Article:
/hebrew/7617.htm - 6k
270. achaz -- to grasp, take hold, take possession
6237. asar -- to take the tenth of, tithe
6901. qabal -- to receive, take
5157. nachal -- to get or take as a possession
5358. naqam -- to avenge, take vengeance
3423. yarash -- to take possession of, inherit, dispossess
3947. laqach -- to take
3320. yatsab -- to set or station oneself, take one's stand
3920. lakad -- to capture, seize, take
Whether it is a Sin to Take Usury for Money Lent?
Whether it is Expedient to Take Vows?
Ere Another Step I Take
Whether the Judgment Will Take Place by Word of Mouth?
Whether the Judgment Will Take Place in the Valley of Josaphat?
January 18. "That Take and Give for Me and Thee" (Matt. xvii. 27).
September the Twenty-Seventh Take and Eat
'The Rulers Take Counsel Together'
What the Mind Should Take up First, what Last...
Take Me as I Am. PM
Webster's Revised Unabridged Dictionary1. (p. p.) Taken.
2. (v. t.) In an active sense; To lay hold of; to seize with the hands, or otherwise; to grasp; to get into one's hold or possession; to procure; to seize and carry away; to convey.
3. (v. t.) To obtain possession of by force or artifice; to get the custody or control of; to reduce into subjection to one's power or will; to capture; to seize; to make prisoner; as, to take am army, a city, or a ship; also, to come upon or befall; to fasten on; to attack; to seize; -- said of a disease, misfortune, or the like.
4. (v. t.) To gain or secure the interest or affection of; to captivate; to engage; to interest; to charm.
5. (v. t.) To make selection of; to choose; also, to turn to; to have recourse to; as, to take the road to the right.
6. (v. t.) To employ; to use; to occupy; hence, to demand; to require; as, it takes so much cloth to make a coat.
7. (v. t.) To form a likeness of; to copy; to delineate; to picture; as, to take picture of a person.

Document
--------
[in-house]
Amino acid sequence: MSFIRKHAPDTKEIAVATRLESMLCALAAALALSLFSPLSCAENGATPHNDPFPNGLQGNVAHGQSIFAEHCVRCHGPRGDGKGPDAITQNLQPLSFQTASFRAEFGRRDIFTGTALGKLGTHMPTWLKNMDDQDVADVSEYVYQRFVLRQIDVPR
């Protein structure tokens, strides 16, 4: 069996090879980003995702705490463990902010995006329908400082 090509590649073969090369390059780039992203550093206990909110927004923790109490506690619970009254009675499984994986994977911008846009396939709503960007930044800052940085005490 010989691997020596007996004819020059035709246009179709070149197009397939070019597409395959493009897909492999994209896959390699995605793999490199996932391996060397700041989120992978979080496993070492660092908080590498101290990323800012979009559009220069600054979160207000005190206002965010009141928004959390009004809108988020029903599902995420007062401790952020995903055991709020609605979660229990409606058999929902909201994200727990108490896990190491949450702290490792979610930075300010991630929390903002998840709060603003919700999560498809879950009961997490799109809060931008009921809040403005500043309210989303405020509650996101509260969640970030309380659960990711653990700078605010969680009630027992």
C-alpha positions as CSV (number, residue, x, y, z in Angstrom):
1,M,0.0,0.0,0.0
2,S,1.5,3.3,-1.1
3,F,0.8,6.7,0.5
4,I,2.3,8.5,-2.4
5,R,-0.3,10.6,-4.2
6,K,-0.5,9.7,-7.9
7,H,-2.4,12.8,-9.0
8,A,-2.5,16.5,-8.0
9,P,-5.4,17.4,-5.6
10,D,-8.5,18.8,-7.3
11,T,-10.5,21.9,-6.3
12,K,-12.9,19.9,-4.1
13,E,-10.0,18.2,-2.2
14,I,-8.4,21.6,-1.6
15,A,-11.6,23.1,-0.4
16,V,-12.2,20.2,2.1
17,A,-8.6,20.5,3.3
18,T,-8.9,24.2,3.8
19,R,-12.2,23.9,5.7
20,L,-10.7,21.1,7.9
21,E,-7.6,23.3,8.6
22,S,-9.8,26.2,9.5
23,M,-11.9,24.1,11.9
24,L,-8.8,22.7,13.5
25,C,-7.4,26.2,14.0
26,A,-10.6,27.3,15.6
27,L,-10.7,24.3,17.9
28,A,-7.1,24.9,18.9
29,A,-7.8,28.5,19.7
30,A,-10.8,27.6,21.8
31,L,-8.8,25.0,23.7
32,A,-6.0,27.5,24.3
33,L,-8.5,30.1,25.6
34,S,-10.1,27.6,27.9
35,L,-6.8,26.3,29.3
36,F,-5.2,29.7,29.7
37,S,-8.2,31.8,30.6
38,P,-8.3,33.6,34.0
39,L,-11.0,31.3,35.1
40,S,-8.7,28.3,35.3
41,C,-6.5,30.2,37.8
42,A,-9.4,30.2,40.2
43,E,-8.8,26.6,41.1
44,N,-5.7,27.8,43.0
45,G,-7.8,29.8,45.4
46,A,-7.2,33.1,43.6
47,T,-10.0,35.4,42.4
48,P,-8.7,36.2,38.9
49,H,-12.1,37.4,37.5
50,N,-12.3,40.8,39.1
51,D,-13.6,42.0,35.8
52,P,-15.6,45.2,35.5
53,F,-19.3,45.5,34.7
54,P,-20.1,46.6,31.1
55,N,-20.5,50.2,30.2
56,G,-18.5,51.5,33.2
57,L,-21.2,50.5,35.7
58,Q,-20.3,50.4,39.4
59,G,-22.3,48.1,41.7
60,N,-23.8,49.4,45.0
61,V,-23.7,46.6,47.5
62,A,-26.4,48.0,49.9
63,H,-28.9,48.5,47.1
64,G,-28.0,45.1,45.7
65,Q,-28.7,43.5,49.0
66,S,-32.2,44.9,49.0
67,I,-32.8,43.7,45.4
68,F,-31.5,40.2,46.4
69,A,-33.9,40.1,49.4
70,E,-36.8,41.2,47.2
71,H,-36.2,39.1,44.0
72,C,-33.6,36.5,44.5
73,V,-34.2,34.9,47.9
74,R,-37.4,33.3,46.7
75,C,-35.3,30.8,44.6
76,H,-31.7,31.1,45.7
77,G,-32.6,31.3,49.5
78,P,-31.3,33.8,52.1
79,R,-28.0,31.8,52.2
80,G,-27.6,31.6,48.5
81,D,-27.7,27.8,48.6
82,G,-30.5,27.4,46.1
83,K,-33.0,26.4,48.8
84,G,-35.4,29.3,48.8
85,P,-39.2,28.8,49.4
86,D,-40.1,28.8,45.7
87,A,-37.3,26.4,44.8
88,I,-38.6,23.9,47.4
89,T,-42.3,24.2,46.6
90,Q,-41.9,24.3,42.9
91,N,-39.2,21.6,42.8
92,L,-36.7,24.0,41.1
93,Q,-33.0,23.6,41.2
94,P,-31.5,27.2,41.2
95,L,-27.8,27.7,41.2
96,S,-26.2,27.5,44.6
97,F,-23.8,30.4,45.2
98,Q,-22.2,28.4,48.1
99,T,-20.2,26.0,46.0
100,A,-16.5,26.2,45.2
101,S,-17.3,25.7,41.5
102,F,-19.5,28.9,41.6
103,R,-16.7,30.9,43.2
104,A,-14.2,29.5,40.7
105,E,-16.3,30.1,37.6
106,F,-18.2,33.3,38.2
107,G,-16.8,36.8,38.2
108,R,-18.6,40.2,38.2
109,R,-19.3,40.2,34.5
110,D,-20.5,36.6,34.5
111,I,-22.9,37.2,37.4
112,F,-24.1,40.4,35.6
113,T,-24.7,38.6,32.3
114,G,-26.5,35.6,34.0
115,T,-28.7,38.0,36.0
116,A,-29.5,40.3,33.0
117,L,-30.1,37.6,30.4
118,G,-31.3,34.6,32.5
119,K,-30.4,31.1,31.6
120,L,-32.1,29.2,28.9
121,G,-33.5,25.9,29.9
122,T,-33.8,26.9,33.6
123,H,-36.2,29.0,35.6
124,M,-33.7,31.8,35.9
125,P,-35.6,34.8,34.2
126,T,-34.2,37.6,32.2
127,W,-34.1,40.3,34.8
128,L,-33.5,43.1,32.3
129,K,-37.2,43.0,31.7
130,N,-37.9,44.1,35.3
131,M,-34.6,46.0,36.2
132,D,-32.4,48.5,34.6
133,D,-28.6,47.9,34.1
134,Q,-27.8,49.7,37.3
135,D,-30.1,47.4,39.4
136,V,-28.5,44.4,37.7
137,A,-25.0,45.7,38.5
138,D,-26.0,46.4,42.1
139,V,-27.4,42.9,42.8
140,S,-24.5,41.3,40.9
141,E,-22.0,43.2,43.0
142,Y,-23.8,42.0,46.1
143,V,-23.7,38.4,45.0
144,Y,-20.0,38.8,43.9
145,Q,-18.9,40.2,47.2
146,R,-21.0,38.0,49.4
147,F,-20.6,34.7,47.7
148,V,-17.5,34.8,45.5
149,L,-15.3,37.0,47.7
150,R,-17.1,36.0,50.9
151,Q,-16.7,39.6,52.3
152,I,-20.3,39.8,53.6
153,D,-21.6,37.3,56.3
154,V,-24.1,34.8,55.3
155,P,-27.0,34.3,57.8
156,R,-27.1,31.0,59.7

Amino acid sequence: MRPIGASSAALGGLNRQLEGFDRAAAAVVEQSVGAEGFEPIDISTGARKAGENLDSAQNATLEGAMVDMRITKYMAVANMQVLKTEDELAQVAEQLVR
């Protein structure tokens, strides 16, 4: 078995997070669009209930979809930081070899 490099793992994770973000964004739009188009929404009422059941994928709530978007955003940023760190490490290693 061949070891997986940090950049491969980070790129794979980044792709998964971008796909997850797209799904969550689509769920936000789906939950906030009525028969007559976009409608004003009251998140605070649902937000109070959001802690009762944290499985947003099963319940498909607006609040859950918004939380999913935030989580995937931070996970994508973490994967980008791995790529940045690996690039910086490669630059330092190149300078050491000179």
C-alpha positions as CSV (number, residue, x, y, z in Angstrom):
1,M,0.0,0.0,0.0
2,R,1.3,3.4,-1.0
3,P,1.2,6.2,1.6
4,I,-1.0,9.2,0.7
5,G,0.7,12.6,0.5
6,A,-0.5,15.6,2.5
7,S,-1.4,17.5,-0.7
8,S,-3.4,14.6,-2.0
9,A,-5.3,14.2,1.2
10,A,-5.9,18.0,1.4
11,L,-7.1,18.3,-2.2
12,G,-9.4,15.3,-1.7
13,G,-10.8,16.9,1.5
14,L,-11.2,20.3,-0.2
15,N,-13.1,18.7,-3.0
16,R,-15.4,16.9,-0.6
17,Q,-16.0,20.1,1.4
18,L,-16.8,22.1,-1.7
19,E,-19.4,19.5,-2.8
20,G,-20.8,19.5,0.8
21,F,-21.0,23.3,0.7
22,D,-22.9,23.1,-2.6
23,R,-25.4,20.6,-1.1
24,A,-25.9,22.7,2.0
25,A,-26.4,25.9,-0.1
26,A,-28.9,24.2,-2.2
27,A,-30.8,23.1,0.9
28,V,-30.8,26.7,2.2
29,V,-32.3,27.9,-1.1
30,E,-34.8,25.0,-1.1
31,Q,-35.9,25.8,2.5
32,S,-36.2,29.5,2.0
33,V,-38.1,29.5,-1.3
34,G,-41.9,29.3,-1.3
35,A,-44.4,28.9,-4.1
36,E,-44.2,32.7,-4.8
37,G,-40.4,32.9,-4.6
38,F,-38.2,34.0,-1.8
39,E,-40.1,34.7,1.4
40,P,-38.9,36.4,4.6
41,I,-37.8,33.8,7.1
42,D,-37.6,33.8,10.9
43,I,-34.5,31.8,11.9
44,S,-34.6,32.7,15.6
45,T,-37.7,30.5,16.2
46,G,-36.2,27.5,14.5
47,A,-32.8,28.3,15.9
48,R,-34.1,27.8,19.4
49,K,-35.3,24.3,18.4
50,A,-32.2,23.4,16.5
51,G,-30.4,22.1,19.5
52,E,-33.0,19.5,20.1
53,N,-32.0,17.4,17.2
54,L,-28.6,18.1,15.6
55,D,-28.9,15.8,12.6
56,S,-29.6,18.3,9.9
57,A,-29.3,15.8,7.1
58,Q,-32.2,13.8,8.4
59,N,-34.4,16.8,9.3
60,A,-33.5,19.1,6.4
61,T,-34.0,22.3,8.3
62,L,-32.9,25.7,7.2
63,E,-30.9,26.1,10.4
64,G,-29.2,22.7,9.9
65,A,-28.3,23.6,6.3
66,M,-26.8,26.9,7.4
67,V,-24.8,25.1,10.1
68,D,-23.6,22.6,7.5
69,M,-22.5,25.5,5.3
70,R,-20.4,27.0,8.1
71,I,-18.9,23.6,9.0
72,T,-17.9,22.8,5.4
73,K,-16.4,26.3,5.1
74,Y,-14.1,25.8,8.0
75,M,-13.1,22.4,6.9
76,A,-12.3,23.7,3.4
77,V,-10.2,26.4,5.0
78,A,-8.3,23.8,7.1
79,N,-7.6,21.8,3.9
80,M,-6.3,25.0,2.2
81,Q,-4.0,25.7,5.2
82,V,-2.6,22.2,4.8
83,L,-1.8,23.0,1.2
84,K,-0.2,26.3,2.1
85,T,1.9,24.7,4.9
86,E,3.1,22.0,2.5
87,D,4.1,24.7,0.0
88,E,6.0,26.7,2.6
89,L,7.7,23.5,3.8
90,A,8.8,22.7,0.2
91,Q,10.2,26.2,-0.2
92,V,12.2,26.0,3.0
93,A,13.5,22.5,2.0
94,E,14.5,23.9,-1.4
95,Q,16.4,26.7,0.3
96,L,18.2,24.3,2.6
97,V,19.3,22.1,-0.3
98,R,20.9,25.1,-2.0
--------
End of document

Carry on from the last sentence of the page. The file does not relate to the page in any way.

8. (v. t.) To draw; to deduce; to derive.
9. (v. t.) To assume; to adopt; to acquire, as shape; to permit to one's self; to indulge or engage in; to yield to; to have or feel; to enjoy or experience, as rest, revenge, delight, shame; to form and adopt, as a resolution; -- used in general senses, limited by a following complement, in many idiomatic phrases; as, to take a resolution; I take the liberty to say.
10. (v. t.) To lead; to conduct; as, to take a child to church.
11. (v. t.) To carry; to convey; to deliver to another; to hand over; as, he took the book to the bindery.
12. (v. t.) To remove; to withdraw; to deduct; -- with from; as, to take the breath from one; to take two from four.
13. (v. t.) In a somewhat passive sense, to receive; to bear; to endure; to acknowledge; to accept.
14. (v. t.) To accept, as something offered; to receive; not to refuse or reject; to admit.
15. (v. t.) To receive as something to be eaten or drunk; to partake of; to swallow; as, to take food or wine.
16. (v. t.) Not to refuse or balk at; to undertake readily; to clear; as, to take a hedge or fence.
17. (v. t.) To bear without ill humor or resentment; to submit to; to tolerate; to endure; as, to take a joke; he will take an affront from no man.
18. (v. t.) To admit, as, something presented to the mind; not to dispute; to allow; to accept; to receive in thought; to entertain in opinion; to understand; to interpret; to regard or look upon; to consider; to suppose; as, to take a thing for granted; this I take to be man's motive; to take men for spies.
19. (v. t.) To accept the word or offer of; to receive and accept; to bear; to submit to; to enter into agreement with; -- used in general senses; as, to take a form or shape.
20. (v. i.) To take hold; to fix upon anything; to have the natural or intended effect; to accomplish a purpose; as, he was inoculated, but the virus did not take.
21. (v. i.) To please; to gain reception; to succeed.
22. (v. i.) To move or direct the course; to resort; to betake one's self; to proceed; to go; -- usually with to; as, the fox, being hard pressed, took to the hedge.
23. (v. i.) To admit of being pictured, as in a photograph; as, his face does not take well.
24. (n.) That which is taken; especially, the quantity of fish captured at one haul or catch.
ThesaurusTake (11064 Occurrences)
... or artifice; to get the custody or control of; to reduce into subjection to one's
power or will; to capture; to seize; to make prisoner; as, to take am army, a ...
/t/take.htm - 15k
Vine-garden (43 Occurrences)
Kidneys (15 Occurrences)
Attempting (24 Occurrences)
Vines (39 Occurrences)
Soothing (40 Occurrences)
Strip (33 Occurrences)
Vine-gardens (41 Occurrences)
Splinter (5 Occurrences)
Snatch (14 Occurrences)
Bible ConcordanceTake (11064 Occurrences)
Take is used 11064 times in 12 translations.